Ayoung European leader flies to Washington on an official visit. He is a modernizing charmer from the progressive wing of politics, articulate and comfortable with the media. He arrives to meet an American president whose politics are emphatically not his, and whose election has dismayed U.S. liberals, disrupted the transatlantic alliance and alienated European opinion. The new U.S. president is an American exceptionalist. He is no respecter of human rights and international institutions. But the European leader has decided to hug him close in the hope of influencing his decisions. Washington rolls out the red carpet. It is captivated by the visitors eloquence and charisma, such contrasts to their own leaders bombast. Improbably, the two men find themselves starting to make big plans together.
For anyone whose memory goes back to the run-up to the Iraq war, this is a sobering vision. When Tony Blair first visited George W. Bush in 2001, he began a process that would end, among other things, in the wreck of his own reputation, the collapse of his partys electoral ascendancy and the undermining of his countrys moral and international standing, all of which continue in some degree to this day. Whether Emmanuel Macron, who arrived in Washington on Monday for a two-day state visit to Donald Trump, will give way to a Blair-like hubris in his dealings with the White House is too early to say. There are sound, serious reasons for thinking history will not repeat itself. But the risk is undoubtedly there.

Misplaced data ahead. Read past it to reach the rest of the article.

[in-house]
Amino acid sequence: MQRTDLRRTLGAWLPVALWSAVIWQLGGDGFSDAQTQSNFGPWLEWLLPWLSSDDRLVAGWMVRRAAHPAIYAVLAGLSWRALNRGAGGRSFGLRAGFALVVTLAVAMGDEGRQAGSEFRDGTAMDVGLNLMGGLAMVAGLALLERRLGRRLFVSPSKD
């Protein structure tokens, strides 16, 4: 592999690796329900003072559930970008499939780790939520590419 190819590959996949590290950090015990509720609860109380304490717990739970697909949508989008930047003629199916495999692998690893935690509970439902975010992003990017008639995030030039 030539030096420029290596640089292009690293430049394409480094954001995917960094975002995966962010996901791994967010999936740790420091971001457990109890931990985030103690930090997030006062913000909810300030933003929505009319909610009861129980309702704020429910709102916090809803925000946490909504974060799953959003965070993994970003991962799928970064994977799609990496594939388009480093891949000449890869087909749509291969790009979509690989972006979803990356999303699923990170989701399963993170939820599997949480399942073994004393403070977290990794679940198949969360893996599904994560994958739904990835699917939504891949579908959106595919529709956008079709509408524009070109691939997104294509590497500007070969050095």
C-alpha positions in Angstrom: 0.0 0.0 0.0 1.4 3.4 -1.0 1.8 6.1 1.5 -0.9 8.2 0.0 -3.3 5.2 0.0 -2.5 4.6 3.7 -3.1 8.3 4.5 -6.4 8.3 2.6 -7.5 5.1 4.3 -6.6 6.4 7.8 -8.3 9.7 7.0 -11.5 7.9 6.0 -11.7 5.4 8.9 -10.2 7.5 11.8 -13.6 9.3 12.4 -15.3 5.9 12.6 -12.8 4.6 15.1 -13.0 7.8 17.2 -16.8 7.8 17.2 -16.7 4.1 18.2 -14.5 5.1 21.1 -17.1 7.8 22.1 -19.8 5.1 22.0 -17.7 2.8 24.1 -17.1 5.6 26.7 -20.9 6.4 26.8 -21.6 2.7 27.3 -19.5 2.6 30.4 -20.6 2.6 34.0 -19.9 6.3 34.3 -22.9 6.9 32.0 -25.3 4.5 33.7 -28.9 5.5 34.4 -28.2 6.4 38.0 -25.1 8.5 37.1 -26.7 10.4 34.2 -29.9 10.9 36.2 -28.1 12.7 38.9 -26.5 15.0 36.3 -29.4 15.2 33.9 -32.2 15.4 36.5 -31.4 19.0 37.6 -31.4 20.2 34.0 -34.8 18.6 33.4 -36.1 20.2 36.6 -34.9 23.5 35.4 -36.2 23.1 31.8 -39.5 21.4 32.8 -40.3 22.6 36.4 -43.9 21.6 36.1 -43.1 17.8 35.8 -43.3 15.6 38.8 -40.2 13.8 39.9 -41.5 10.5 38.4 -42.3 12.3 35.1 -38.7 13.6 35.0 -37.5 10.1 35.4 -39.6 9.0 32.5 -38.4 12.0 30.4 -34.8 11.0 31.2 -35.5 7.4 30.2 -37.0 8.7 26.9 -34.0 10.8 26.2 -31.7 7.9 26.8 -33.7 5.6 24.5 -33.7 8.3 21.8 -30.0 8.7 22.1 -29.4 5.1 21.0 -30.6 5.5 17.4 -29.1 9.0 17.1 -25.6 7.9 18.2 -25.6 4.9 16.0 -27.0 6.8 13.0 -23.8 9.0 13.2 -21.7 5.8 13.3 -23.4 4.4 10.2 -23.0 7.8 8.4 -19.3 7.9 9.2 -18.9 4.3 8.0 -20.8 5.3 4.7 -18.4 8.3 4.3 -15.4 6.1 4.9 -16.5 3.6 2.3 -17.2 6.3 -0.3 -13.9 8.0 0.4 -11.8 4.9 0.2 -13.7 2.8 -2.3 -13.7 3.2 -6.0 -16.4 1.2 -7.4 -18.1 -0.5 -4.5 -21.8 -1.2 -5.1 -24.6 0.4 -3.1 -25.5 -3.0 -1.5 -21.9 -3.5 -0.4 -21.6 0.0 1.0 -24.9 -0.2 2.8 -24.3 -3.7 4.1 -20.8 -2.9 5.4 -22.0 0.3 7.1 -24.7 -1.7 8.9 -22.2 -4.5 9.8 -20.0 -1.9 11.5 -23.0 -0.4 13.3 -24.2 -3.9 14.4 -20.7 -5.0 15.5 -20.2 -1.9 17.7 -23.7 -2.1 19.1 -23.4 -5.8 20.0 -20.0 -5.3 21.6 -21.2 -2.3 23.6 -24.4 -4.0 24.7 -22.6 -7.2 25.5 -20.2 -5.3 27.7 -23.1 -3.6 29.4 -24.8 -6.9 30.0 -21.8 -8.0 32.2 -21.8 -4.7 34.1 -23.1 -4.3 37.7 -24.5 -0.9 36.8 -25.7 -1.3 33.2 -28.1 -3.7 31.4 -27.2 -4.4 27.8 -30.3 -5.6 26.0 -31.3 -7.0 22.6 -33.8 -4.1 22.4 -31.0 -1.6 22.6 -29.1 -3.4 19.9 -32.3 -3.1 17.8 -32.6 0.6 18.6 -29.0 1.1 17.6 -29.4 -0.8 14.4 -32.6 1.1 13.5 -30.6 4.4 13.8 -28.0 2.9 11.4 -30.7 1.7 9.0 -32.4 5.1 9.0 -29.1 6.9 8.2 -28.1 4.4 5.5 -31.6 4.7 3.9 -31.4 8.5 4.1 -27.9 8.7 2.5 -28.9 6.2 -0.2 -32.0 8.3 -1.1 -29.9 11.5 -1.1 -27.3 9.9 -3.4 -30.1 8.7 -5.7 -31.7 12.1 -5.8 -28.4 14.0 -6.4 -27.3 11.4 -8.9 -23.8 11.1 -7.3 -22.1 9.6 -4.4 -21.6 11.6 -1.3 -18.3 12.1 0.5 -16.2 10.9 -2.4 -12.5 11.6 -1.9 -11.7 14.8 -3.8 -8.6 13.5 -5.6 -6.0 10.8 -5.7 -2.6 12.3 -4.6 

Mr. Macrons courting of Mr. Trump is not an end in itself, as Britains often abject obsession with the so-called special relationship can be. It forms part of a coherent, but controversial, attempt to relaunch France, at home and abroad, as what he calls a startup nation. Mr. Macron wants France to reassert itself on the international stage as a necessary ally, claim global leadership on issues like climate change, and renew its military role while leveraging Frances huge soft-power assets. This will come to little if he fails to win his current confrontations with French unions. But American isolationism, German caution, EU divisions and a distracted Britain have created large openings for a determined leader who has often made his own luck.